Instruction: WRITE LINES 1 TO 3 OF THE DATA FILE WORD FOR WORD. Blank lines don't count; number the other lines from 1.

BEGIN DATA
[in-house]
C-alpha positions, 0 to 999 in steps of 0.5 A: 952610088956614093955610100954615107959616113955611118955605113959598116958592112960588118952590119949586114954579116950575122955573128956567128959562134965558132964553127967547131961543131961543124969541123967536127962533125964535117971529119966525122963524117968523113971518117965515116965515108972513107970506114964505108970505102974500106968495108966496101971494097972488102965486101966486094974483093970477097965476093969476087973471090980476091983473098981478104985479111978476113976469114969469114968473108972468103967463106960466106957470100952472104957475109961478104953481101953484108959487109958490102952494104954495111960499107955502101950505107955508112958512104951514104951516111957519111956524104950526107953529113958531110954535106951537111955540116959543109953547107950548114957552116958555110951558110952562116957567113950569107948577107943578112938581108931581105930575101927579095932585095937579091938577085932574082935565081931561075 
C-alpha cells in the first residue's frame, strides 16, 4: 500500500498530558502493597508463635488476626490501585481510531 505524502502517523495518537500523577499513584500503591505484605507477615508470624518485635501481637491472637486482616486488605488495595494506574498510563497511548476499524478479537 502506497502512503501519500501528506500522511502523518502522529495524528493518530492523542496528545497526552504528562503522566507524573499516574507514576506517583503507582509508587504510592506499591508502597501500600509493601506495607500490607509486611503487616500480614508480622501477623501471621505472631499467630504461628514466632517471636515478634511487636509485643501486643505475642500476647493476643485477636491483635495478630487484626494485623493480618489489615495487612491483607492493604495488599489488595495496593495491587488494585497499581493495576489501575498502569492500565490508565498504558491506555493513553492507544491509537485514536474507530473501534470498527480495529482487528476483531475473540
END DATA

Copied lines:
[in-house]
C-alpha positions, 0 to 999 in steps of 0.5 A: 952610088956614093955610100954615107959616113955611118955605113959598116958592112960588118952590119949586114954579116950575122955573128956567128959562134965558132964553127967547131961543131961543124969541123967536127962533125964535117971529119966525122963524117968523113971518117965515116965515108972513107970506114964505108970505102974500106968495108966496101971494097972488102965486101966486094974483093970477097965476093969476087973471090980476091983473098981478104985479111978476113976469114969469114968473108972468103967463106960466106957470100952472104957475109961478104953481101953484108959487109958490102952494104954495111960499107955502101950505107955508112958512104951514104951516111957519111956524104950526107953529113958531110954535106951537111955540116959543109953547107950548114957552116958555110951558110952562116957567113950569107948577107943578112938581108931581105930575101927579095932585095937579091938577085932574082935565081931561075 
C-alpha cells in the first residue's frame, strides 16, 4: 500500500498530558502493597508463635488476626490501585481510531 505524502502517523495518537500523577499513584500503591505484605507477615508470624518485635501481637491472637486482616486488605488495595494506574498510563497511548476499524478479537 502506497502512503501519500501528506500522511502523518502522529495524528493518530492523542496528545497526552504528562503522566507524573499516574507514576506517583503507582509508587504510592506499591508502597501500600509493601506495607500490607509486611503487616500480614508480622501477623501471621505472631499467630504461628514466632517471636515478634511487636509485643501486643505475642500476647493476643485477636491483635495478630487484626494485623493480618489489615495487612491483607492493604495488599489488595495496593495491587488494585497499581493495576489501575498502569492500565490508565498504558491506555493513553492507544491509537485514536474507530473501534470498527480495529482487528476483531475473540